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DAYS OF 'MIRACLE CENTRES' OVER IN EDO STATE, SAYS EDUCATION COMMISSIONER

By NBF News
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Dr. Ngozi Osarenren
After Comrade Adams Oshiomhole was sworn into office as Edo State governor in 2008, he chose some lieutenants to help him effectively run the state. One of them was Dr Ngozi Osarenren, who was a lecturer from the department of Educational Foundation, Faculty of Education, University of Lagos. With adequate knowledge and mastery of educational psychology, the commissioner faced the several inadequacies that had crippled the sector in Edo State. In this interview with Daily Sun, Osarenren recounted her experiences and the gains of her leadership.

The state of education in Edo State before her appointment

The rot cannot be quantified. It is not in terms of depth or height. It was locusts ravaging the land, and I like to stick to what is right, do what is proper. Why would any sane person encourage external candidates for school-based exams when we have exams for private candidates? We have the November/December exams conducted by WAEC and NECO. So why would you leave to do those things you ought to do. School-based exams are meant for students that have spent six years in the secondary school- the May/ June, June/July exams.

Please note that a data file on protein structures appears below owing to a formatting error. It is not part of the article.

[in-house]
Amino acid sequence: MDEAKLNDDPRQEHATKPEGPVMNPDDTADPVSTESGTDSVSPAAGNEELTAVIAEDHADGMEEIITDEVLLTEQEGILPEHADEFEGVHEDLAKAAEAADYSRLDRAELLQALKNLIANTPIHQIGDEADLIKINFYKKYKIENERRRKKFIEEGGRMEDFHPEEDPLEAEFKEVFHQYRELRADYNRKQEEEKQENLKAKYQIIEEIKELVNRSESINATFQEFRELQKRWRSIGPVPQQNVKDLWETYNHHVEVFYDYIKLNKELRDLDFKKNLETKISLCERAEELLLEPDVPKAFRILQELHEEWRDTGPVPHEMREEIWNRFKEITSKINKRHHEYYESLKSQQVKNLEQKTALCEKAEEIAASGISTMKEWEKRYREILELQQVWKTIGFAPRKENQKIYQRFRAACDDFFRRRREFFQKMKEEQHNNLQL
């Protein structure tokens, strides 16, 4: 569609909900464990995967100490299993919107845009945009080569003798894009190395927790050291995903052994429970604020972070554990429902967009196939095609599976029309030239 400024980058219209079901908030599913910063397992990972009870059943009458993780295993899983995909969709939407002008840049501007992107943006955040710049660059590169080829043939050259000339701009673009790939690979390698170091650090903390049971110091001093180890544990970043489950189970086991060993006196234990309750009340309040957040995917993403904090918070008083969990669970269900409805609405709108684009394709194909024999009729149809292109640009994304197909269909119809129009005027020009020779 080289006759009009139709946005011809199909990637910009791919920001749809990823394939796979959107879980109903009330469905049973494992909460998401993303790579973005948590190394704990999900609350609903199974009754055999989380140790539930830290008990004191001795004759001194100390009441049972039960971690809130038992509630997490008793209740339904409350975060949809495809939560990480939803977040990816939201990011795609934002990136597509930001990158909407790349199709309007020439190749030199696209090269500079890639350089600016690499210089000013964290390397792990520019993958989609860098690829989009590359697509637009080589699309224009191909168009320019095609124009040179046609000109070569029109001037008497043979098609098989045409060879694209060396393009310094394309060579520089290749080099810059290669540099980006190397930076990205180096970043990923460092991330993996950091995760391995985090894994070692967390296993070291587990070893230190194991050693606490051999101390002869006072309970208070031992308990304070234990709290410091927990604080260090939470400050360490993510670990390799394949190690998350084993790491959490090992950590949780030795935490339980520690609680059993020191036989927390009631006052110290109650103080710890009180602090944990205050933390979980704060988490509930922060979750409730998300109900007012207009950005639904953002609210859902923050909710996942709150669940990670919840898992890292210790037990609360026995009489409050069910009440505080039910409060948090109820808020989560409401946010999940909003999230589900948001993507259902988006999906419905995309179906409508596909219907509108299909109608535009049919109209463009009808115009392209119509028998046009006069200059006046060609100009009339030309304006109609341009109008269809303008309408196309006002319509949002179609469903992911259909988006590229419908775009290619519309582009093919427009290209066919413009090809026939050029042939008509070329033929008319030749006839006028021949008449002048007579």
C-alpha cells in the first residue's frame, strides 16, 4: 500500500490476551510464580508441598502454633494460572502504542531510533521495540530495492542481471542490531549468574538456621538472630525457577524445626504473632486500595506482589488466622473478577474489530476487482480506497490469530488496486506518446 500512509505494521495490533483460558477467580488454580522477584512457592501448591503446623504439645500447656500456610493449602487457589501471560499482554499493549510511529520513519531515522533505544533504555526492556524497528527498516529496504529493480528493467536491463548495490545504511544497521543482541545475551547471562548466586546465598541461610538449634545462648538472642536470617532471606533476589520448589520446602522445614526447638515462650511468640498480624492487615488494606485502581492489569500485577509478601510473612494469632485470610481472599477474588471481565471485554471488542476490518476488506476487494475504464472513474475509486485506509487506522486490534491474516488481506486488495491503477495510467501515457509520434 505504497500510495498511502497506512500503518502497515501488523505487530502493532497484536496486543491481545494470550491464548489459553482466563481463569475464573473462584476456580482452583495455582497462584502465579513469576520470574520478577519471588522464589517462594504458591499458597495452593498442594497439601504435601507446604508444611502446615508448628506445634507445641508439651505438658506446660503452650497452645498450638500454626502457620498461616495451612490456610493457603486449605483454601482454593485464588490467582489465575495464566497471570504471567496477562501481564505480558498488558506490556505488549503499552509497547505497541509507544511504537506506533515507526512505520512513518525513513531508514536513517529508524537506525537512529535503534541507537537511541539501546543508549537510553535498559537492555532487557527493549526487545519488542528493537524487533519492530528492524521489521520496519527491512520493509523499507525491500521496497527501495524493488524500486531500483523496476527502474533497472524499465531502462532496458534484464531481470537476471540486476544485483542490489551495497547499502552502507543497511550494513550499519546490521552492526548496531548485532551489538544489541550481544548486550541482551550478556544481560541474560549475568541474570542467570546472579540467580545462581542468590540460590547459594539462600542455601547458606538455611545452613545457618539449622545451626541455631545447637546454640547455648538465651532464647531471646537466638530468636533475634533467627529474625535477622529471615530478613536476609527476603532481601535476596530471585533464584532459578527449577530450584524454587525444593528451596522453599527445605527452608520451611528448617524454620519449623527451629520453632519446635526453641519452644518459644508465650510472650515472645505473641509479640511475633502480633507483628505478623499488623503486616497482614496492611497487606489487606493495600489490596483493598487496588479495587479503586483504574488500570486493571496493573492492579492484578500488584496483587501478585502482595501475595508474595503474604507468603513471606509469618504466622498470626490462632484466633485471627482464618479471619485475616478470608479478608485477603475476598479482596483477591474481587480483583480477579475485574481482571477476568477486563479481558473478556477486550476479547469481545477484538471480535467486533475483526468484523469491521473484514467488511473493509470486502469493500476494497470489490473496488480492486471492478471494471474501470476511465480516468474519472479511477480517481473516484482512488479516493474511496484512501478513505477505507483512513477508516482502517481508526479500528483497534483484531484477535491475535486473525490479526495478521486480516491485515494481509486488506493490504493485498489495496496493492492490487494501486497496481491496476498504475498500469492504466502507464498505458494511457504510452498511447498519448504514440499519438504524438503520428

Not for somebody that had written WAEC or NECO four, five years ago, and now saw an opportunity to rewrite, or somebody that had not even spent six year in school. Because there are people that have compromised shamelessly, you now allow them. School based exams are for students in the school setting, for those under tutelage, not pregnant women, not men with beards, not people in their late 20s and early 30s. Those are the category of students we should have for school-based exams. You cannot see an abnormal situation and you want to rationalize it, no.